PolandLast May, Polish football was to bear witness to a disturbing spectacle from a handful of fans from Resovia, a football club based in the city of Rzeszow.

During a local derby against bitter rivals Stal, they exhibited a banner displaying a cartoon of a Jewish man in an Auschwitz uniform with a no entry sign on his face and the slogan “Death to those with curved noses.” on an accompanying banner as the fans sang “The Aryan horde is coming.’’

Fans were arrested, clubs were fined and sanctions were imposed but the episode was just one recent affair in the ongoing battle to in the fight against anti-Semitism in Poland.

When Legia Warsaw were banned from Europe for the violence of their fans in 2008, their president, Leszek Miklas openly admitted that 15-20% of his clubs fan base were part of neo-Nazi organisations and openly racist during home games.

A recent collaborative study carried out by the Never Again campaign based in Warsaw and Football Against Prejudices based in Kiev presented disturbing figures of around 56 separate incidences of fascist symbols or slogans – 36 of which were anti-Semitic – used in Polish football grounds between September 2009 and March 2011. With the 2012 European Championships set to be co-hosted by Poland, the country is looking to the future while fighting to put prejudice and discrimination firmly in the past.

“It is vital to step up anti-racist activities in Eastern European countries as they prepare to host major international sports events,” – Piara Powar, head of Football Against Racism in Europe (FARE)

Like many countries which suffer from a hateful minority of fans who go beyond the exaggerated profanities and petty insults that serve as a vent for frustration for an average football fan, the roots of the problem lie outside the stadia.

Of course, anti-Semitism isn’t a new problem in Polish society and has roots that go as far back as the end of the Second World War. Famous Polish historian and sociologist, Jan T. Gross suggested in his controversial book Fear: Anti-Semitism in Poland after Auschwitz that as the Jewish population migrated back to the country after the war, they were greeted by a hostile Christian community who felt their jobs and livelihood were at risk from the flock of Jewish immigrants. Coupled with a strict communist regime that promoted an ethnically pure race through propaganda to gain support, this led to violence and a prejudice towards Jews that is still evident in Polish culture today.

As the country moved out of communism in the early nineties and into the democratic nation of the EU that it is today, anti-Semitism was pushed from the mainstream in to the  margins of minority right-wing political groups and neo-Nazi youth gangs. Like so many countries around the world, football plays host to every element of Polish society and you don’t have to travel far to find signs of these people at football grounds around the country.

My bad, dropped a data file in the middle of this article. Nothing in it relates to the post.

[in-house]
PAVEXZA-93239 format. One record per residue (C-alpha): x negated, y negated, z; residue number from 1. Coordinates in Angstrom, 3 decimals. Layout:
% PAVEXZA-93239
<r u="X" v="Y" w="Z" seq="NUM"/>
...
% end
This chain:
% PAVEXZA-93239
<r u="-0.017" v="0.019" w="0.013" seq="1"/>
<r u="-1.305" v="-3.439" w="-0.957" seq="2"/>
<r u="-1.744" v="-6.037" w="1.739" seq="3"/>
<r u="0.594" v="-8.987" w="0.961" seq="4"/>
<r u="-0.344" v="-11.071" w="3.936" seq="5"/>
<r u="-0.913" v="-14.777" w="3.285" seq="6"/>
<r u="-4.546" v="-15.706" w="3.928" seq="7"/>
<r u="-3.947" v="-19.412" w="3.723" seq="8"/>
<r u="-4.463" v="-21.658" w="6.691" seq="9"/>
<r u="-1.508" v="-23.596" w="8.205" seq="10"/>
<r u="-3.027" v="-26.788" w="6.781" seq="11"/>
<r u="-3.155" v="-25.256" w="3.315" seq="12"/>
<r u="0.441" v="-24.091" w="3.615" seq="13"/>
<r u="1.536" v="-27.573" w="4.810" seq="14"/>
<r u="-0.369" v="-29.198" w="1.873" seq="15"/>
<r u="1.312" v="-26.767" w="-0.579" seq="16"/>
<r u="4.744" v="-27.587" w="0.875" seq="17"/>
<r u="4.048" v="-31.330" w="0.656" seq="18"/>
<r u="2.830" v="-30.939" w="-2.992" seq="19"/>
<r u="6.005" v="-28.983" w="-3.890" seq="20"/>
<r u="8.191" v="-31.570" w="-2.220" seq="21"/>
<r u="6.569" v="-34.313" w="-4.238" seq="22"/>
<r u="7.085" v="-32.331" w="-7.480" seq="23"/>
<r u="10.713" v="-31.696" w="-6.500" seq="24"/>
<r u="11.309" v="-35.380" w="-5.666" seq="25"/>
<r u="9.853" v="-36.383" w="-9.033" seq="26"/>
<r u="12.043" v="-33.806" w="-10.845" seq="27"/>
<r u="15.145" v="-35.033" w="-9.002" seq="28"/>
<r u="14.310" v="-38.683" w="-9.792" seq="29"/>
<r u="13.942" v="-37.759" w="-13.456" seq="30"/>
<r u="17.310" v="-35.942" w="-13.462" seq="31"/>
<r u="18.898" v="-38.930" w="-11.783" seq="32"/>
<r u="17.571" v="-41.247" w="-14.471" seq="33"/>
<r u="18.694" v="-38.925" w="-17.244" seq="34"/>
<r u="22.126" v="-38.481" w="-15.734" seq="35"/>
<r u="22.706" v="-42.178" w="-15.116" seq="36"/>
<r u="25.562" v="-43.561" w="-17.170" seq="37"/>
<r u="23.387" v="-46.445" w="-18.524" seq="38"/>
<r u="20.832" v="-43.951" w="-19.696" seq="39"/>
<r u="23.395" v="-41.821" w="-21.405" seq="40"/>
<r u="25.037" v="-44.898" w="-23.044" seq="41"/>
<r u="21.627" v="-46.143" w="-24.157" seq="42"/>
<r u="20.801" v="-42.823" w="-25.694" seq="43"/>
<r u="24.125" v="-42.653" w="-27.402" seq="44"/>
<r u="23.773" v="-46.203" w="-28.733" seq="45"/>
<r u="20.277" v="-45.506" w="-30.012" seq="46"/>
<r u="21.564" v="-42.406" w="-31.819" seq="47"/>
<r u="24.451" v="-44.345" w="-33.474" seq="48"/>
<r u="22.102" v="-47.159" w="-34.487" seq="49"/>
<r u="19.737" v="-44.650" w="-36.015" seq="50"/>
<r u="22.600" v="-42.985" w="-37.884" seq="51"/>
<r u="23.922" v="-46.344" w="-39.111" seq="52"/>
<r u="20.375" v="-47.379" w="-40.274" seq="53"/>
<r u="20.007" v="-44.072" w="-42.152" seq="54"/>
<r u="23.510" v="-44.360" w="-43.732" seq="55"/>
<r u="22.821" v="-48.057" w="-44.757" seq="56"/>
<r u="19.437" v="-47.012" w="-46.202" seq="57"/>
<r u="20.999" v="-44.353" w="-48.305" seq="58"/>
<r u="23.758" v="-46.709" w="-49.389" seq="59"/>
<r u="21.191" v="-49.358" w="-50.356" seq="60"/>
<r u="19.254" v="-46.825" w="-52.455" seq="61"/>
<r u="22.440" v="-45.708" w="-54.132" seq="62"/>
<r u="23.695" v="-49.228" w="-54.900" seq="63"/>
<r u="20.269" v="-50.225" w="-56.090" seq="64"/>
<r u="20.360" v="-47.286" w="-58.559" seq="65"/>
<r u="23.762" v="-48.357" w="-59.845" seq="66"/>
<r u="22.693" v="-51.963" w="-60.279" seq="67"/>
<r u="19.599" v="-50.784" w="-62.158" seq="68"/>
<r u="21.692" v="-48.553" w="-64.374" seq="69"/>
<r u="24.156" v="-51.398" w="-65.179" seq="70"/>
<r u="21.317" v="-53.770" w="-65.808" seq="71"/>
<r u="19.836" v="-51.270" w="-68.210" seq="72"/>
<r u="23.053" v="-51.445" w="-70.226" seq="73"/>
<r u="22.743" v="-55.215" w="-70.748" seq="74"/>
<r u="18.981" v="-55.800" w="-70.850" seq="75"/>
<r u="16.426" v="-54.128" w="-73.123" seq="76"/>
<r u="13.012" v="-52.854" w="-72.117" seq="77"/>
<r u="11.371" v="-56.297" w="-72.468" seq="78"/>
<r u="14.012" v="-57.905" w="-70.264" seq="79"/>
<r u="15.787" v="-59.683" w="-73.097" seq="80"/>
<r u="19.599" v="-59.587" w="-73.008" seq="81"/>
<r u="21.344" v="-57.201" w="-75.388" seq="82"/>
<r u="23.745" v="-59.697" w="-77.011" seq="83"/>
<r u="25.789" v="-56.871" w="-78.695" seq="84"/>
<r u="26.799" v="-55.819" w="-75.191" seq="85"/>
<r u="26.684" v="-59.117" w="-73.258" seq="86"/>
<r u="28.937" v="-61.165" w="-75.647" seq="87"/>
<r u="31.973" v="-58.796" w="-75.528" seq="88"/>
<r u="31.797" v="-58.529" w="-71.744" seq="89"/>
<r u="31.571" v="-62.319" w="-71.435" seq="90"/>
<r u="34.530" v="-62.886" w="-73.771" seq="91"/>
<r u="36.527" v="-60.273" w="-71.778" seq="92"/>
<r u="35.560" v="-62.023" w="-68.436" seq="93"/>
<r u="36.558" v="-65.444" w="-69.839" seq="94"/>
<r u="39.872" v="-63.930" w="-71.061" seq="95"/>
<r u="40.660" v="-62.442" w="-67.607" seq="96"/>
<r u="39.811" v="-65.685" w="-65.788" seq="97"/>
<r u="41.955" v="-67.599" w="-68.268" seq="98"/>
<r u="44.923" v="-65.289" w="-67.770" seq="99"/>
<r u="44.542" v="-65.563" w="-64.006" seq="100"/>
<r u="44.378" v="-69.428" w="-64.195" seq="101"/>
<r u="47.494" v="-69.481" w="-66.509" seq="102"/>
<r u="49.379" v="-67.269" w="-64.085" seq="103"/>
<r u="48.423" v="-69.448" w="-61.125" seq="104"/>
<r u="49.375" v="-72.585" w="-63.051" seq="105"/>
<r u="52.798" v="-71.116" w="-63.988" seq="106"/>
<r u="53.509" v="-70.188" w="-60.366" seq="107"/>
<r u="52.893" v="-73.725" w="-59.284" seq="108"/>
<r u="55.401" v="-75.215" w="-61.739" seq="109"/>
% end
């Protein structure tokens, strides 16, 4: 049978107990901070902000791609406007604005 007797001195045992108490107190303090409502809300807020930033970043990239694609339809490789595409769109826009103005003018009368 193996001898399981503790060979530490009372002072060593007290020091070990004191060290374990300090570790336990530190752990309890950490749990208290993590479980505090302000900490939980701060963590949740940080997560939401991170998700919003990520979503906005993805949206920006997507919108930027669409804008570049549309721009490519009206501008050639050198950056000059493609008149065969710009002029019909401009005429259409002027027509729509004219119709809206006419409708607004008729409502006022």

Despite the horrific impact the Nazi party had on the country, many young men distort the facts correspond with their idea of what modern Poland is and should be. Their views aren’t based on history or facts, but those of hatred and revulsion.

The championship is a chance to have some positive change. We can’t end racism in time for Euro 2012, but maybe we can raise awareness of the problems.” – Rafal Pankowksi, Never Againactivist.

Football has always been used as a measuring stick from one society to the next – a universal constant from border to border. Next summer raises the opportunity of change for a country still stuck in its past, yet trying desperately to move into the future.

The wheels of change have already been set in motion. A few years ago the Polish FA were pushed by UEFA to deal with the problem and set up the Safety and Security Delegate to help stamp out racism from the grounds by checking all banners and fans with routine searches before they are allowed into the stadium. The association have done well to change the ethos surrounding the stadia in the top division with the suppression of such threatening groups and banners that has liberated Poland’s silent majority of un-bigoted fans.

To help throughout the tournament, UEFA appointed the FARE (Football Against Racism in Europe) organisation to set up initiatives similar to those at Euro 2008. These plans include pre-match speeches from team captains on the subject, to slogans on banners on the side of the pitch, to small scale cooperation between the Never Again organisation, as well as a network of stationary and mobile fan embassies in every host city throughout Poland and Ukraine. Also, a small army of 2500 trained helpers throughout the host cities will be on hand to deal with everything from public transport, to paramedic emergencies.

Poland hopes to use Euro 2012 as a stepping stone to promote racial and social equality. To discourage the racist minority, but more importantly, to encourage the silent majority of Poles that such xenophobic behaviour isn’t welcome across Europe and specifically in Poland. Despite how desperate the situation may be, there are signs of improvement and hope as the country looks to overcome racism, with the help of the beautiful game.

By Stefan Blenkowski

This article originally appeared in In Bed with Maradona